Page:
National treasures – Bruegel: The Adoration of the Kings

Originally sited at 100 Pall Mall – a private townhouse – the National Gallery opened in its current Trafalgar Square premises in 1838. Being situated in the ‘very gangway of London’ is a key element of the National’s raison d’être. As Mr Justice Coleridge wrote in 1857, the Gallery should meet the needs of “that large class of persons very moderately acquainted with art, very desirous of knowing more, very much occupied in business, who have occasionally a half-hour or hour of leisure, but seldom a whole day.”
It remains an immensely handy gallery for the visitor with a spare hour or two on his hands. The free entry and accessible layout mean that you can pop in, have a quick gawp at a masterpiece, and pop out again. In an occasional series, The Dabbler will be looking at some favourite ‘National treasures’ – paintings which we think are well worth popping in for if you happen to be in the Capital – starting here with Bruegel’s The Adoration of the Kings

Pieter van Bruegel the Elder is best known for his large, peasant-filled landscapes, so this scene of the Magi offering their gifts to the infant Christ is a rare ‘close-up’.

For something painted in 1564, its irreverence is gobsmacking – or at least, it seems so to modern eyes, conditioned as we are to thinking that humour and Christian worship are incompatible, and to the Whiggish belief (lambasted here by Recusant) that pre-Enlightenment humans were puny-minded simpletons of a different species to clever old us. In truth, irreverence has mixed quite happily with piety for much of Christianity’s history. The medieval church accommodated all human life, gargoyles gurned from the masonry and beneath Brothers’ bottoms carved misericords depict all manner of bawdy scenes, from drunkenness to mooning.

But even given this knowledge, Bruegel’s irreverence is still gobsmacking, especially in the context of a Gallery full of holy scenes. Joseph – tubby, lankhaired – is as common as muck, sharing some gossip or other with an ear-bending neighbour. Jesus himself is a cheeky wee scamp; he eyes the kneeling Magi with a knowing smirk. It is said of this painting that all the bystanders are staring at the treasure rather than the infant Christ and thus Bruegel is satirising human greed. I’m not so sure about this: they seem to me to be just generally gawping at the toffs and the palaver, but they are certainly caricatures – check out the chaps on the far right, one with comedy spectacles, the other a personification of shameless nosy-parkery. They rather remind me of the Beano‘s Bash Street Kids.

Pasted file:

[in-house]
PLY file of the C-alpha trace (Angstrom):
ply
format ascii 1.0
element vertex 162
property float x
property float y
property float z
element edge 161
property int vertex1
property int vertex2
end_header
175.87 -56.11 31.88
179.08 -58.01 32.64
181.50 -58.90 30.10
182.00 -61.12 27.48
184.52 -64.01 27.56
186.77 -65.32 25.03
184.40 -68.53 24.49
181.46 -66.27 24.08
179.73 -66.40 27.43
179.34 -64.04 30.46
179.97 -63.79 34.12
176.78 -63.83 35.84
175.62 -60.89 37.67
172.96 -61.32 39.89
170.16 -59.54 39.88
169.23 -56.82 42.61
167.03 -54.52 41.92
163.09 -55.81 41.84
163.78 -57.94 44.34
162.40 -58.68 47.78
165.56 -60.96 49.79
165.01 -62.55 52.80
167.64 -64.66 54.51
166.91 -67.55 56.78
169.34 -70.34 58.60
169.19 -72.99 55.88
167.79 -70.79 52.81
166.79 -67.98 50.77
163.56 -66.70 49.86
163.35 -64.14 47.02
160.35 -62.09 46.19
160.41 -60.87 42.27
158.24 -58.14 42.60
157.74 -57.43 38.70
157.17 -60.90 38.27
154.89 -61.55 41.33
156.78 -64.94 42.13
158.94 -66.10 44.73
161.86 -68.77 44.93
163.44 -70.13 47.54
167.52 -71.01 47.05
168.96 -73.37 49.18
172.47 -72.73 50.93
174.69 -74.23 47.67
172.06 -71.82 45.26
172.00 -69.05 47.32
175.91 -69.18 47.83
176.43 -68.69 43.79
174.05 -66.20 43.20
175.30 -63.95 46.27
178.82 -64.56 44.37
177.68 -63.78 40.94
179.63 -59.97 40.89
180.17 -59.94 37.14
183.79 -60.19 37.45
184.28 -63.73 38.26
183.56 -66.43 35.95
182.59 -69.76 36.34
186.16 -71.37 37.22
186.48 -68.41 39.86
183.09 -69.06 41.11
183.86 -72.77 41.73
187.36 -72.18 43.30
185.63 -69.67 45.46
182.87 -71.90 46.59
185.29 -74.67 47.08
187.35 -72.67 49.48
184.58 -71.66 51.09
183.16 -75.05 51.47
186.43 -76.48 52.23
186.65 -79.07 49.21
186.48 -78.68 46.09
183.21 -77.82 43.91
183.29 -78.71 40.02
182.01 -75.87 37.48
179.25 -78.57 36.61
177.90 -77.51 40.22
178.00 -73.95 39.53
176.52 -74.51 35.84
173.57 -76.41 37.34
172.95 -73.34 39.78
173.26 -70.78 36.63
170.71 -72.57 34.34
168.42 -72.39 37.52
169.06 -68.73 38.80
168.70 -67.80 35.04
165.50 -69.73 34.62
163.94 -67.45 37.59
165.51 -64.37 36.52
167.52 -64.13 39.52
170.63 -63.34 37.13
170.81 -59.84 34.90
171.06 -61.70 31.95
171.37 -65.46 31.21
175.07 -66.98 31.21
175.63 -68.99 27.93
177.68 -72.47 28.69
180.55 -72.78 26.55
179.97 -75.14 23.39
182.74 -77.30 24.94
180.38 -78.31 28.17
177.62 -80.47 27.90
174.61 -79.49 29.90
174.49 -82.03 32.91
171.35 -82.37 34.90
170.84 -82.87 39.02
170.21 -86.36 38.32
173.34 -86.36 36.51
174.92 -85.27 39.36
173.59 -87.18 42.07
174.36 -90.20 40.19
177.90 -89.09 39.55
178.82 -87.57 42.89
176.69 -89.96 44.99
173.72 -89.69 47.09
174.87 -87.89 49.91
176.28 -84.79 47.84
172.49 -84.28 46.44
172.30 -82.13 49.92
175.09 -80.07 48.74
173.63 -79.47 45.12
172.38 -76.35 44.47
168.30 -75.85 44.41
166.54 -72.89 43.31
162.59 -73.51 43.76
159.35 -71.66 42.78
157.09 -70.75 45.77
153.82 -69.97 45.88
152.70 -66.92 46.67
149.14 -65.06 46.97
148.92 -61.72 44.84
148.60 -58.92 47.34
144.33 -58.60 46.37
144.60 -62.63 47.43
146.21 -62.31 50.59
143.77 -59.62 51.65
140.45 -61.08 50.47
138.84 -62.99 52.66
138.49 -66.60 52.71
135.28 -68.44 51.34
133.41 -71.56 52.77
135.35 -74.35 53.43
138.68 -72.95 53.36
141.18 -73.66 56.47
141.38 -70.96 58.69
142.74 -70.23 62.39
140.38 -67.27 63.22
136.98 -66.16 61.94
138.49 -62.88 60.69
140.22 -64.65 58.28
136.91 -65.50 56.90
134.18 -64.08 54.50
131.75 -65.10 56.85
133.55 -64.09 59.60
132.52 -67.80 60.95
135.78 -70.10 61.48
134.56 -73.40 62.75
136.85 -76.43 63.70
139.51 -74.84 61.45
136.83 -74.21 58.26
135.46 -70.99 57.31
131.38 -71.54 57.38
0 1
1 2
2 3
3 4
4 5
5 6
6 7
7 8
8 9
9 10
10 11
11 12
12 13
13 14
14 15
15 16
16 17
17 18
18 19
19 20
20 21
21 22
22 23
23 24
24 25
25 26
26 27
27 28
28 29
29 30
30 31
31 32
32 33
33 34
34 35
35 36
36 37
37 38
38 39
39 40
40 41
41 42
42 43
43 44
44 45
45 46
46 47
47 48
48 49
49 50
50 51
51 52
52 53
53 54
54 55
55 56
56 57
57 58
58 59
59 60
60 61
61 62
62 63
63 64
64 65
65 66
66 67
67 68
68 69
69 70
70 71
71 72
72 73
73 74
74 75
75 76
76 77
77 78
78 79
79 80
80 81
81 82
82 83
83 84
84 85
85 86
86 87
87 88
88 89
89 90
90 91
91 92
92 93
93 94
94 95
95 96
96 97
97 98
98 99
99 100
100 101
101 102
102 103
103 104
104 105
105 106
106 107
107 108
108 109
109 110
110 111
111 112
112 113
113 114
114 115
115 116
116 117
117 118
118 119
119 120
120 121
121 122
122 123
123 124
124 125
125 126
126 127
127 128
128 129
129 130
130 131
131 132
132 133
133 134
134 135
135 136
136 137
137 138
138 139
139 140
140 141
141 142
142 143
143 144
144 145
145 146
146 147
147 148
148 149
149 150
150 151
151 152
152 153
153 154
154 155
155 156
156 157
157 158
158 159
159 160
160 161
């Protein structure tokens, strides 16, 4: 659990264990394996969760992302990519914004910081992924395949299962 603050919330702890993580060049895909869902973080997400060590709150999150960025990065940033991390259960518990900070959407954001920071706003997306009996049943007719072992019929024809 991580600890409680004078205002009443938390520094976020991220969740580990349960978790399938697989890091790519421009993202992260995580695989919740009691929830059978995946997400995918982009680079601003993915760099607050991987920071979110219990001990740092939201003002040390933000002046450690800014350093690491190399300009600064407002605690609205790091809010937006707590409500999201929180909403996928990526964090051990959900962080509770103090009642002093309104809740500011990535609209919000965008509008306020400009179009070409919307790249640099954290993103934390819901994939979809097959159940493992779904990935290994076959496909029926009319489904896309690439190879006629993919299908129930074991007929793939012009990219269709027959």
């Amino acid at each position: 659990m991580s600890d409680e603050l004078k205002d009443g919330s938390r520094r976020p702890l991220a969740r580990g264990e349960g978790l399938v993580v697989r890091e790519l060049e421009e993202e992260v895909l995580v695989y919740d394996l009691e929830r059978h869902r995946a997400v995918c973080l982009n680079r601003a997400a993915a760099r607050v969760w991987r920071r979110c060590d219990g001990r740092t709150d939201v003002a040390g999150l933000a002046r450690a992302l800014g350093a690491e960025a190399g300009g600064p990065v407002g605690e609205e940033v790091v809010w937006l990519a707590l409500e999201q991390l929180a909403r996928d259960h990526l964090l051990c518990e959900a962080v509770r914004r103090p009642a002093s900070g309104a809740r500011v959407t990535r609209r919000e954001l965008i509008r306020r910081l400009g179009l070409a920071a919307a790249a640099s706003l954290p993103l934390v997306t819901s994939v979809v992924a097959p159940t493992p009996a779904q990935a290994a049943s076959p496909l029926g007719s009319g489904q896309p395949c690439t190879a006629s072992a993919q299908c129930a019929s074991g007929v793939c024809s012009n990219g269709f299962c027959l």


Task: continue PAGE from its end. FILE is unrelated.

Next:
Yet despite the irreverence, it is not a sacrilegious painting. Mary has a serenity about her, emphasised by the crafty halo created by Joseph’s hat. Above her head, the soldier’s pike rises in a straight line to crown the scene with an ominous Christian cross.

For me, the key to the sense of the painting is in the Kings themselves. According to the National’s website, “the elongated figures of the Kings are characteristic of a painting style that was fashionable around this time”. Maybe so, but why are the Kings’ robes so comically over-elaborate: ill-fitted to their spindly, Mervyn Peake-ish frames and dragging inelegantly in the mud? Why the cartoonish faces (two are decrepit, the other more of a guileless naif than a Wise Man)?

My take on it is that Bruegel is poking fun not at the Christian story itself, but at the Kings’ pomposity and presumptuousness in turning up in the role of Great Men – and thereby he is poking fun at man’s pomp and circumstance in general. This, in a way, is a very pious sentiment: the Kings are no better or worse than the peasants; only Jesus and his mother should be revered.

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11 thoughts on “National treasures – Bruegel: The Adoration of the Kings

    ian russell
    November 8, 2010 at 09:49

    The whole painting is as a cartoon (as in Daily Paper). Baby Jesus has the smallest noggin I’ve ever known on a new born while Mary’s hands are so generously proportioned, I’m sure she could play in goal for Beitar Jerusalem. (In fact, that might be a scout having a quiet word in Joe’s shell-like).